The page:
Here, you can learn about some of the current research projects in the lab. If you are particularly interested in any of these lines of work, feel free to contact us for more information. Additionally, some of these projects have web-based components, so if you are interested in getting a more first-hand feel for some of these projects, we encourage you to participate.
Musical preferences are diverse, to say the least. One individual may cherish the Romantic-era orchestrations of Bruckner and Sibelius, whereas another individual may detest all things "classical" and instead gravitate toward contemporary pop music. Some of our current research examines whether musical intonation (i.e., the mapping of musical notes to specific auditory frequencies) influences musical preference. Conventional thought would suggest that as long as the relative "rises" and "falls" that make up melodies are preserved, intonation should not matter. Yet, many orchestras deliberately tune to different standards (e.g., tuning the "A" above "middle C" anywhere from 436 to 444 Hz) to achieve different aesthetic outcomes. We are currently studying how intonation is represented in long-term memory, and how intonation may influence listeners' aesthetic preferences for music.
Learning how different sounds unfold over time is a critical component of both speech and music understanding. How are listeners able to learn and remember such complex auditory sequences? Some of our current research examines how rhythmic entrainment may facilitate complex auditory sequence learning. Entrainment can be defined as the process that allows two independent rhythmic events to synchronize with one another. For example, when we listen to music, we can often tap along to the "beat" of the music, identifying "strong" (more stressed) and "weak" (less stressed) events. This entrainment between perceptual and motor systems may allow individuals to optimize how they anticipate, attend to, and ultimately learn complex sequences. Overall, this work aims to use musical rhythms to optimize auditory sequence learning across the lifespan.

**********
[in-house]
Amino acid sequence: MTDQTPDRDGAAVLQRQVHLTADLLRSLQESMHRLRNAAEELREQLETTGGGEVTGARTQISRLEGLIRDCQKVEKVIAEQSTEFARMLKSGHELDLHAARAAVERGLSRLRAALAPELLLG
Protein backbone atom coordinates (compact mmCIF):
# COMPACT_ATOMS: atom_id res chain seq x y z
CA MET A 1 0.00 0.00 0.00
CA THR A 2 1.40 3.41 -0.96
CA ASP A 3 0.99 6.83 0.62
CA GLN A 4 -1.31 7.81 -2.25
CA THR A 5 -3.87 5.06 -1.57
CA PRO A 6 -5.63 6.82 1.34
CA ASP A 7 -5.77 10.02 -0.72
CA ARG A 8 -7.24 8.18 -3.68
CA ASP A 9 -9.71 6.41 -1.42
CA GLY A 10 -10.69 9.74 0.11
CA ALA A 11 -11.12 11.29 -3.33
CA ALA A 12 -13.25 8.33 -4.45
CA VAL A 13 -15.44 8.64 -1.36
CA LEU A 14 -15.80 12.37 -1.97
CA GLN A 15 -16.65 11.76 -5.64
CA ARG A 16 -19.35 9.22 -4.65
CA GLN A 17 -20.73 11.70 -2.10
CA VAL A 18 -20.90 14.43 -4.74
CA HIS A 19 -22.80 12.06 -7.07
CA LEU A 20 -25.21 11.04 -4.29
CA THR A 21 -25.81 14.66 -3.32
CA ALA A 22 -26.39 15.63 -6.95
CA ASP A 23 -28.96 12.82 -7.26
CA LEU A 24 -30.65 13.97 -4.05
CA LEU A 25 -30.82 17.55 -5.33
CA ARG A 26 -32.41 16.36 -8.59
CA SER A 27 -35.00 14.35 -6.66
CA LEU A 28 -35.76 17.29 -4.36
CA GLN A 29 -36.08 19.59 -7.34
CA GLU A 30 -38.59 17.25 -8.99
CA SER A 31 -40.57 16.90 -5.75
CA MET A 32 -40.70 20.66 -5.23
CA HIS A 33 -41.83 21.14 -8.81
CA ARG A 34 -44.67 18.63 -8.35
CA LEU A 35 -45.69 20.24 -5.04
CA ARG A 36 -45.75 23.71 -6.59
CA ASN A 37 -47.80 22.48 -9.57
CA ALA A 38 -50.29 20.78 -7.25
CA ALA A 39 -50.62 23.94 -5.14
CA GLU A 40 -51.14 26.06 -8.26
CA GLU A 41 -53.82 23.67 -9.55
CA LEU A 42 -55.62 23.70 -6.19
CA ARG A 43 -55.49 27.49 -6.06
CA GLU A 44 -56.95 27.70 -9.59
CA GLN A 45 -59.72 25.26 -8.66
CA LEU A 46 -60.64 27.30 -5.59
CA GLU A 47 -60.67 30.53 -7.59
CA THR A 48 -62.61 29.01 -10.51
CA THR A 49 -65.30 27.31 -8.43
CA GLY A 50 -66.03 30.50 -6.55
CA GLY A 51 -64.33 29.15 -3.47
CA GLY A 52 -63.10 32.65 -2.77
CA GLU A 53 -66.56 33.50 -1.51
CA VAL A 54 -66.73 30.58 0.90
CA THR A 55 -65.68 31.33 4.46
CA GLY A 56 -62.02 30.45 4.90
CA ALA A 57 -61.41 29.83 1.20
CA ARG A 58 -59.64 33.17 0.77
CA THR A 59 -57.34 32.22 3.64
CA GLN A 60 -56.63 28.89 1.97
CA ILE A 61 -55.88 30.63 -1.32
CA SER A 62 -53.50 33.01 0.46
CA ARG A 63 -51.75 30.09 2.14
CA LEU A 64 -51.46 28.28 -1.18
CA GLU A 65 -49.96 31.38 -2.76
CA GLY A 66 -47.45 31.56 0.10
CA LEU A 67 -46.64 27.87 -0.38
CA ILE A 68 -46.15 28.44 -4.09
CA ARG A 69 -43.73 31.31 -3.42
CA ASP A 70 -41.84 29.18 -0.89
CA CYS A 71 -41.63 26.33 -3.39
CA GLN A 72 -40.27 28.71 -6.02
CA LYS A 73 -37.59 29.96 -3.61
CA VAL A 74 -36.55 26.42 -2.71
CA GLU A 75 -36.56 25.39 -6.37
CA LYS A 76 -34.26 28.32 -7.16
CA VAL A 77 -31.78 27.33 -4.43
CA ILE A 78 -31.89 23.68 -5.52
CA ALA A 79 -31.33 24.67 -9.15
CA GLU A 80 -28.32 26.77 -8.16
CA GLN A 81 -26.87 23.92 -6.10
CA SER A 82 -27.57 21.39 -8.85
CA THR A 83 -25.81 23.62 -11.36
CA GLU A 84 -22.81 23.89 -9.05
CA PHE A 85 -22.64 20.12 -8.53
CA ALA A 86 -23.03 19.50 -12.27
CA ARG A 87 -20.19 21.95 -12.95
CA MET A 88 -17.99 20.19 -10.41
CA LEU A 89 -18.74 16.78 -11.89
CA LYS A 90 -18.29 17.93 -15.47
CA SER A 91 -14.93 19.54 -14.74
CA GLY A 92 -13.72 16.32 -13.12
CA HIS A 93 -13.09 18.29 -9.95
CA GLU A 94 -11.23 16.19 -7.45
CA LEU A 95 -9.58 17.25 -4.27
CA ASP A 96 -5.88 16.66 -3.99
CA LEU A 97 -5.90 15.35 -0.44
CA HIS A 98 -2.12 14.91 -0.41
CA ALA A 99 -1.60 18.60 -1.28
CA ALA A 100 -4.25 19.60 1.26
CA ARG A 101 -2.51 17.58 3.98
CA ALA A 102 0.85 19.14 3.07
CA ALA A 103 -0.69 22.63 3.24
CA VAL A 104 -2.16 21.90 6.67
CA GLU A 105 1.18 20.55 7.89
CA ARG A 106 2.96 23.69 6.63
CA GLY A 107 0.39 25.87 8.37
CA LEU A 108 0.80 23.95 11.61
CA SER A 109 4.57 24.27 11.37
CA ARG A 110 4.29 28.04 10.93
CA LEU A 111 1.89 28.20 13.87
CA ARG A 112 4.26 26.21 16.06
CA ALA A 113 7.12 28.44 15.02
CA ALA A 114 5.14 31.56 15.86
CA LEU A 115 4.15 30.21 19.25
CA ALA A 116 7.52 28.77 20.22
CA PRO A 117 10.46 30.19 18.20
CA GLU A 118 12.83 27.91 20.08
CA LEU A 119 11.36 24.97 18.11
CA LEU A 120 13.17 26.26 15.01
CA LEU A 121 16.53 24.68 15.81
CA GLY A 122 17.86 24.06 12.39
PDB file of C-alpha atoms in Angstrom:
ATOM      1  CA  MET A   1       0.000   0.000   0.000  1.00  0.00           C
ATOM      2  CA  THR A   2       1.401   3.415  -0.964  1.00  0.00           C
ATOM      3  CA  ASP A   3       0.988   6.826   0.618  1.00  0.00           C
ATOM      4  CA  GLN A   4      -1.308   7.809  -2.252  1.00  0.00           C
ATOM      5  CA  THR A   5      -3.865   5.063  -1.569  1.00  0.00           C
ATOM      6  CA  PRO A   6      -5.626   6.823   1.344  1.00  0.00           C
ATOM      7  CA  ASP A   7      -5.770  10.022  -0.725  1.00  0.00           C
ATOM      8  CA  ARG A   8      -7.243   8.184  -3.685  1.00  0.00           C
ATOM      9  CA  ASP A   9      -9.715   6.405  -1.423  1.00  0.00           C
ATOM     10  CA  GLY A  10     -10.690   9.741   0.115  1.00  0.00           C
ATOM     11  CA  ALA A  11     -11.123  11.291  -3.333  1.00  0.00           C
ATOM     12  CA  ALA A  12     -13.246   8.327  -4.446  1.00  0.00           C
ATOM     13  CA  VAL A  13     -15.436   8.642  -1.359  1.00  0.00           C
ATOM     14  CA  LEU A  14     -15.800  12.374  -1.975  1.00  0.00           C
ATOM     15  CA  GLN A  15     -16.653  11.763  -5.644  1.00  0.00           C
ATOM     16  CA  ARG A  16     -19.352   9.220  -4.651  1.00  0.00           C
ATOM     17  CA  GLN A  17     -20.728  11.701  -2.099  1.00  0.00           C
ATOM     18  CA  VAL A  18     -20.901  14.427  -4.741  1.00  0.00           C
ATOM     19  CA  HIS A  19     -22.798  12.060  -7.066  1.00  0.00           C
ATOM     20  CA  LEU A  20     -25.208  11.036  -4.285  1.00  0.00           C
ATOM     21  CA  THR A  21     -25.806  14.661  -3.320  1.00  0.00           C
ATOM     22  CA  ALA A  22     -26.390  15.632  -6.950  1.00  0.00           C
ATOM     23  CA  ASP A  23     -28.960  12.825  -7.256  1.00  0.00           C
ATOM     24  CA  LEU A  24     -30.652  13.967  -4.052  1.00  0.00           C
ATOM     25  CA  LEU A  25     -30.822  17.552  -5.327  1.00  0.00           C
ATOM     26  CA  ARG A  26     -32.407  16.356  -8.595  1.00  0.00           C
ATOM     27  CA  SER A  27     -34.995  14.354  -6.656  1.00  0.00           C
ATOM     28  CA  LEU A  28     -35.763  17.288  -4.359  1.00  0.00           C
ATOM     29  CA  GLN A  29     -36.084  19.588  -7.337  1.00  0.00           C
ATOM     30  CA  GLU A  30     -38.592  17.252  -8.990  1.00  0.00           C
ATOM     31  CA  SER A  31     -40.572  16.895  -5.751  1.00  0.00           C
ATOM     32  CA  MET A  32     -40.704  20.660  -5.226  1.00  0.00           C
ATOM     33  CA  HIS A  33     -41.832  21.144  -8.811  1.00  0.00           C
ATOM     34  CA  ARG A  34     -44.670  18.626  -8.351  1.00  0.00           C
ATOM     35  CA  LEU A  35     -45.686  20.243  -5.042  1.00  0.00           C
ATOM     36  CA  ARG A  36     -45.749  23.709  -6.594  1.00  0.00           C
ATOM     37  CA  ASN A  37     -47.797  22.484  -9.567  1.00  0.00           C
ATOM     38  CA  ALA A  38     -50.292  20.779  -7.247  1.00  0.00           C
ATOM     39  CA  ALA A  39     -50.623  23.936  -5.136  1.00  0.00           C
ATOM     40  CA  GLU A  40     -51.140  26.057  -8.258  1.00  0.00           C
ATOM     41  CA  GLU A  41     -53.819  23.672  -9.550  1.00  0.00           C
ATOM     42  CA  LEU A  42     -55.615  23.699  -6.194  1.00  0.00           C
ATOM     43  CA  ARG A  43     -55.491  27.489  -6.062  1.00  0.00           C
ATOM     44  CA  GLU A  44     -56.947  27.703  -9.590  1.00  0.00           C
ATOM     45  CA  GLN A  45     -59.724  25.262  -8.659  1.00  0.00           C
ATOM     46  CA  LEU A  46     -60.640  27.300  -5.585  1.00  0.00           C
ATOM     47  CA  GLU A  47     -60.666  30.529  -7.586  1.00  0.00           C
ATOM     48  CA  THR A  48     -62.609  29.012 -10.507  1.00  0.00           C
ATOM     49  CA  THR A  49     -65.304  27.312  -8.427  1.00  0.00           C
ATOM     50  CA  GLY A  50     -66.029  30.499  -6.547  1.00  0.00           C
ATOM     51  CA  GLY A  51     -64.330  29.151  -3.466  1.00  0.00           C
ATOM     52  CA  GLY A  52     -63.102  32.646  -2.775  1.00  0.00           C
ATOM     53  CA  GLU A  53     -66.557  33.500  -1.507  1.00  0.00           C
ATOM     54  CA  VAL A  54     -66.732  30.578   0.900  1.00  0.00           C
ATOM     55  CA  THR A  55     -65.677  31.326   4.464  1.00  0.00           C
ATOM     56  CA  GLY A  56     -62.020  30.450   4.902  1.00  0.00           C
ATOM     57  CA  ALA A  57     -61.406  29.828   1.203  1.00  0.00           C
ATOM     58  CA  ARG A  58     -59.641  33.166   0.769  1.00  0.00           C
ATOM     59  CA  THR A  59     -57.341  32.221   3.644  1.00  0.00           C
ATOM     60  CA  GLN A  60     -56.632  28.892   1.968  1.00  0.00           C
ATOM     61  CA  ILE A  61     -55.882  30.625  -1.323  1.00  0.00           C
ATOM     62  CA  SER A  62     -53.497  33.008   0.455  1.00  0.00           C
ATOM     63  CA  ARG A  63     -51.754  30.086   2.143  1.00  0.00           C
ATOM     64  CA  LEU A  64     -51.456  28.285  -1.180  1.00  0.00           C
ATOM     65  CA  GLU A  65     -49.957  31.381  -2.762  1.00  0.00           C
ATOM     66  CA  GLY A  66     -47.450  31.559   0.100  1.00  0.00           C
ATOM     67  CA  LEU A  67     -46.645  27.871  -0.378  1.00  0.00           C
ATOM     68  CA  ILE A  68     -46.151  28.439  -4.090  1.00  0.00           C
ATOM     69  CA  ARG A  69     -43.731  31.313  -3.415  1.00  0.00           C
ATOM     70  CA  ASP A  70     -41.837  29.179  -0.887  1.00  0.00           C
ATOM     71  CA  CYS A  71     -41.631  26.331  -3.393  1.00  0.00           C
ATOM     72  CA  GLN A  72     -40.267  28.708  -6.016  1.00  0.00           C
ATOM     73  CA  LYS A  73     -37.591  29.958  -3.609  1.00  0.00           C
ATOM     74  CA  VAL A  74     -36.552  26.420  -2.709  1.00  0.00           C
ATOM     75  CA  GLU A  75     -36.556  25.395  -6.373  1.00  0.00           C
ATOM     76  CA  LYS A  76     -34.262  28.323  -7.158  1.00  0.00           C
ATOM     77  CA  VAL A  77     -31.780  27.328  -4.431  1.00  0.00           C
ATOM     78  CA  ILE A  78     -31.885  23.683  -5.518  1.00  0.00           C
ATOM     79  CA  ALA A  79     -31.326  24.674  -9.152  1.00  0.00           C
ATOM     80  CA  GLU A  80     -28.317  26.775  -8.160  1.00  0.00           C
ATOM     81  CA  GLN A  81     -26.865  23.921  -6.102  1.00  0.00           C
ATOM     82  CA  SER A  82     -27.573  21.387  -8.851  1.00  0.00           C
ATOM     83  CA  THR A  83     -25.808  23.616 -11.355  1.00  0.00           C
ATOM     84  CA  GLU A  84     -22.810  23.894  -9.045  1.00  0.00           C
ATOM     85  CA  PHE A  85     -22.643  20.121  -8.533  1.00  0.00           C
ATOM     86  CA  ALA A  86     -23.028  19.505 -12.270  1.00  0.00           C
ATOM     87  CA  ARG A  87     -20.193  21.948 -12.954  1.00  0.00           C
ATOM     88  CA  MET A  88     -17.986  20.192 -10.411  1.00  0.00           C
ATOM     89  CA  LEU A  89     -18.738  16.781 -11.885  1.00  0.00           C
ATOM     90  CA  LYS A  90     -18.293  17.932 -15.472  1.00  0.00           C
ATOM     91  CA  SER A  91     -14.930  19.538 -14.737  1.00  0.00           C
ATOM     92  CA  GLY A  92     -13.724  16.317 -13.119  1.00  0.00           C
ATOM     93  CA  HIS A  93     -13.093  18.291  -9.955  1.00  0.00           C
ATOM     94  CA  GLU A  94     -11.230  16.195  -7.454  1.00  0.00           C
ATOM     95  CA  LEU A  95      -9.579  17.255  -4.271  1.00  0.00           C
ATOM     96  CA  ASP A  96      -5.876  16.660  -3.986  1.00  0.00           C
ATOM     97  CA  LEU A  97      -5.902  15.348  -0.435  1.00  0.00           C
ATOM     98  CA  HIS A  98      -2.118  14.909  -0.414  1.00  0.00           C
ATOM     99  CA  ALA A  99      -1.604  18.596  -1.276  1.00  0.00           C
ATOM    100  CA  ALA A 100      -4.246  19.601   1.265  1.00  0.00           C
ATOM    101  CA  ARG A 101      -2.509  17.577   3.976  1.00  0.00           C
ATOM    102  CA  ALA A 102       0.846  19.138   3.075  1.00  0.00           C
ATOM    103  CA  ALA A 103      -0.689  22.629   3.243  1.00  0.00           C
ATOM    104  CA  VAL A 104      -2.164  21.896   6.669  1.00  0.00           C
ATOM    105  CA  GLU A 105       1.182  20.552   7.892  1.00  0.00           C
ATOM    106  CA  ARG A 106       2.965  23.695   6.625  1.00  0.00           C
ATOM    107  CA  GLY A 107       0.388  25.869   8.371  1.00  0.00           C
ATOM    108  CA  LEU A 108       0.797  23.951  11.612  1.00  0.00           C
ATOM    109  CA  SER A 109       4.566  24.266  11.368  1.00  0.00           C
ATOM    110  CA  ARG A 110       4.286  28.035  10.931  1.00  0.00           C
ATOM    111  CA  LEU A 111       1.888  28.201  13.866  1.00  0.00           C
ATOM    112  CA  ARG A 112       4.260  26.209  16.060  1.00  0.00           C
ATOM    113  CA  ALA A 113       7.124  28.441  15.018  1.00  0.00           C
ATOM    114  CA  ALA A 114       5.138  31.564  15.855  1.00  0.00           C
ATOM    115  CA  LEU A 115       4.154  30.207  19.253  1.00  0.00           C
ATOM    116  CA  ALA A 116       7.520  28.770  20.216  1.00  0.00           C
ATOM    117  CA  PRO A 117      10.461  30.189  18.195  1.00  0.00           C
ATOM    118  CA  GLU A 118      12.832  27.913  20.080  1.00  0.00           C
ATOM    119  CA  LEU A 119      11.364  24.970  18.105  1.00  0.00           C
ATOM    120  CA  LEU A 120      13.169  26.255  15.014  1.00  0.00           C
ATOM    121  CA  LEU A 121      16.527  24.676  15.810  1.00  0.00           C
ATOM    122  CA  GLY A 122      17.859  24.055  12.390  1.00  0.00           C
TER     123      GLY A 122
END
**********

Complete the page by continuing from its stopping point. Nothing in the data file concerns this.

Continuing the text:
If you ask a musician for an example of a musical talent or gift, one of the most common answers would be absolute pitch (also known as perfect pitch), and for good reason. Typically defined as the ability to name or produce musical notes seemingly "out of thin air," absolute pitch is thought to be exceedingly rare. Absolute pitch has fascinated musicians, scholars, and the general population since it was first formally described, largely because of its conceptualization as a rare and enigmatic talent. Some of our current research examines fundamental aspects of absolute pitch, such as how it is distributed in the population. Are there really two, clearly distinct groups of listeners - those with and those without absolute pitch - or is absolute pitch ability more continuously distributed in the population? To help us answer this question, we encourage you to test your absolute pitch ability with our online assessment.